Position: none

House Debate Clarifies and Answers Questions
Jeff Miller
9/29/08 12:08 PM EDT

One aspect of the House debate is the attempt to clarify various provisions. This is helpful, since there has been little time for most to analyze the entire bill. Here are two examples:

Mark-to-market accounting. Some are (incorrectly) stating that the legislation suspends FAS 157. A careful reading shows that it simply re-affirms existing SEC authority to do so. The SEC has ceded authority to the Financial Accounting Standards Board. Rep. Frank, responding to a question, from Rep. Jim Costa (D-Cal) made this quite clear. He even used the phrase that we are not "legislating accounting." The focus of the concern in this interchange was the impact of the various distressed sale prices on smaller regional banks.

Exemption from lawsuits for the Treasury implementers. Rep. Frank pointed out that this was changed to restore the appropriate separation of power among the branches of government.

Last Thursday Sen. Lamar Alexander (R, Tenn) stated that 40 GOP Senators would support the Paulson plan, at least as it stood at that time. Alexander is Chairman of the Senate Republican Conference. If his count remains true, the House vote will be the key.

Position: long IAT (regional bank ETF)

It's Getting Hot in Here
Doug Kass
9/29/08 12:48 PM EDT

I am covering aggressively in here.

We are witnessing capitulation with a capital "C."

A happy and healthy new year to all my Jewish friends!

Position: none

Now We Know Why LEH Took So Long with Neuberger
David Sterman
9/29/08 12:50 PM EDT

It was unclear why Lehman Bros. didn't sell Neuberger Berman a month or two ago. Everybody whispered to Fuld that Neuberger was worth $5-7 billion, based on comps. He probably got that number stuck in his head.

The $2 billion actual purchase price today looks like a steal for Bain and Hellman & Friedman. The biggest risk would have been that Neuberger PMs would have moved their clients elsewhere, but with the new stronger financial backers, that risk is now greatly mitigated.

Position: none

Not like a football game
Jeff Miller
9/29/08 1:44 PM EDT

The time for a vote can stretch out beyond the fifteen minutes as arms are twisted. The Dems are watching the GOP vote balance. There are some who will vote for the bill only if needed -- ducking out if possible.

Position: nm

Vote Switching
Jeff Miller
9/29/08 1:54 PM EDT

They need to switch ten more votes -- some have already changed -- and the Dems are insisting that some are from the GOP.

Position: nm

Credit Market Responds to 'No' Vote
Tony Crescenzi
9/29/08 1:57 PM EDT

The 3-month T-bill rate is now at 0.55%, down from 0.75% a little over a half hour ago. The two-year T-note moved to 1.66% from 1.91% just before the vote. The 10-year Treasury note yield fell to 3.60% from 3.70%.

The two-year swap rate soared to 150 basis points over Treasuries from 135 basis points, a sign of worry about credit spreads.

Position: none

Alan Farley
9/29/08 2:04 PM EDT

Maybe the shorts will cover here and lift the market. Oh wait...never mind.

Position: flat

Moving to Reconsider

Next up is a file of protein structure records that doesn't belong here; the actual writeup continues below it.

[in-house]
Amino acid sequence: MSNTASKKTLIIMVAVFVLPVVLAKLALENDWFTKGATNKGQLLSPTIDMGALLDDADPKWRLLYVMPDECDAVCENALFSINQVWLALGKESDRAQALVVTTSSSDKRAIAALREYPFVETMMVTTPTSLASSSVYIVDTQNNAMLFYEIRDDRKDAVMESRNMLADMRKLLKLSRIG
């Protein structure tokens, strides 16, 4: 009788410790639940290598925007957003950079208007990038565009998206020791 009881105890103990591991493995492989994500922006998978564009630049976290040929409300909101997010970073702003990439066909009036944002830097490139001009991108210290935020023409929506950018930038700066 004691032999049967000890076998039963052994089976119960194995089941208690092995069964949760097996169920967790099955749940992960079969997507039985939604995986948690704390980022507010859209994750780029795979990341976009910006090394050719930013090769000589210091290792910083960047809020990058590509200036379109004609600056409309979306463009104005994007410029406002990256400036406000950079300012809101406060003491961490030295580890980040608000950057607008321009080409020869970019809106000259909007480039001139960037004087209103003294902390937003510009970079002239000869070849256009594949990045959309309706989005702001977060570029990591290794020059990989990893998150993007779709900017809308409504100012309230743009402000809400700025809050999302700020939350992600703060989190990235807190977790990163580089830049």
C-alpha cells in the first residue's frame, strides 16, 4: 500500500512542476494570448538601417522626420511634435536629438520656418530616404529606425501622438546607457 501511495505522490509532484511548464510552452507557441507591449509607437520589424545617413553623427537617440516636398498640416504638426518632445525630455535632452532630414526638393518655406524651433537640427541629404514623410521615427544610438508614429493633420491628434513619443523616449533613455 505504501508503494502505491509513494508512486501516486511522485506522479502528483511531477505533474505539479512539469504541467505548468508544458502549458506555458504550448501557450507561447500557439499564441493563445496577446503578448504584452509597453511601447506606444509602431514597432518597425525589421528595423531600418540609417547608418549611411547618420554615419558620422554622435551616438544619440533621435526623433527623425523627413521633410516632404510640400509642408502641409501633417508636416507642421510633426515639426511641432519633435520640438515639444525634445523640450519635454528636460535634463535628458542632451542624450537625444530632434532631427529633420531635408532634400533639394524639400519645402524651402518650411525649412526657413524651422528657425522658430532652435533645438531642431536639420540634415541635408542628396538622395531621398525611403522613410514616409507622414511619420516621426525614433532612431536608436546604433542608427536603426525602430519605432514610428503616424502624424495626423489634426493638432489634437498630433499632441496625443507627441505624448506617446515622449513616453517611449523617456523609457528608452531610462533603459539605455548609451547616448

Jeff Miller
9/29/08 2:15 PM EDT

Many probably saw a last-minute maneuver. A supporter of the bill changed his vote to the 'nay' side. Only someone voting on the prevailing side can move to reconsider. He asked when his motion would be taken up (trying to get some more arm-twisting time). When the chair said "immediately" the motion to reconsider was tabled.

Position: nm

Gary Dvorchak
9/29/08 2:24 PM EDT

Won't be today, will be when overseas markets reopen and pass judgment, since they are the ones financing our mega-deficits. Shock is in, but nothing more may happen today in equity markets.

Position: None.

Next Step?
Jeff Miller
9/29/08 2:24 PM EDT

Some readers have asked what will happen next? During the debate, several of the opponents suggested that there was undue haste. They suggested that the House return to work next week (abandoning the normal pre-election recess). I have described passing legislation as putting together a coalition. You add and subtract pieces to get a majority. The leaders will now see if some concession can be made that will add a group of votes and provide cover for them to switch -- and do so without losing existing support.

Position: nm

A Re-Vote
Alan Farley
9/29/08 2:32 PM EDT


A re-vote after they go home to constituents and get an earful is likely to increase resistance, yes? Seems like they missed their only good shot at passing the bill.

Position: flat

Jeff Miller
9/29/08 2:39 PM EDT

Alan -- I agree. Meeting constituents in person will be even stronger than the calls and email they have been getting. As I have said throughout, the average person does not understand or support this. The partisan reactions that we are now hearing will make it even more difficult. The moment for bipartisan action has been lost.

Position: nm

Double Bottom? Recognize it; Don't Predict it.
Dan Fitzpatrick
9/29/08 2:52 PM EDT

Big capitulation day today -- another "Black Monday" as the widespread distrust of Washington D.C. boils over into a political conundrum where there is no "right" move for our elected officials to make. Simply put, it's all political, and that's a shame. Yes, it's a shame...but it's also reality.

A while ago I sent out a video link to my email list with my take on the current price action. However, given the volatility of the market, I'd share it with RealMoney members as well. You can view it here.

Position: Happily in cash and outperforming the Dow by 5% just today.

No Trust
Scott Rothbort
9/29/08 2:54 PM EDT

It sure feels like Armageddon. There is no trust in our law makers. There is no confidence in the financial markets. I am selling some stocks but am not pulling the plug. Blood is in the streets.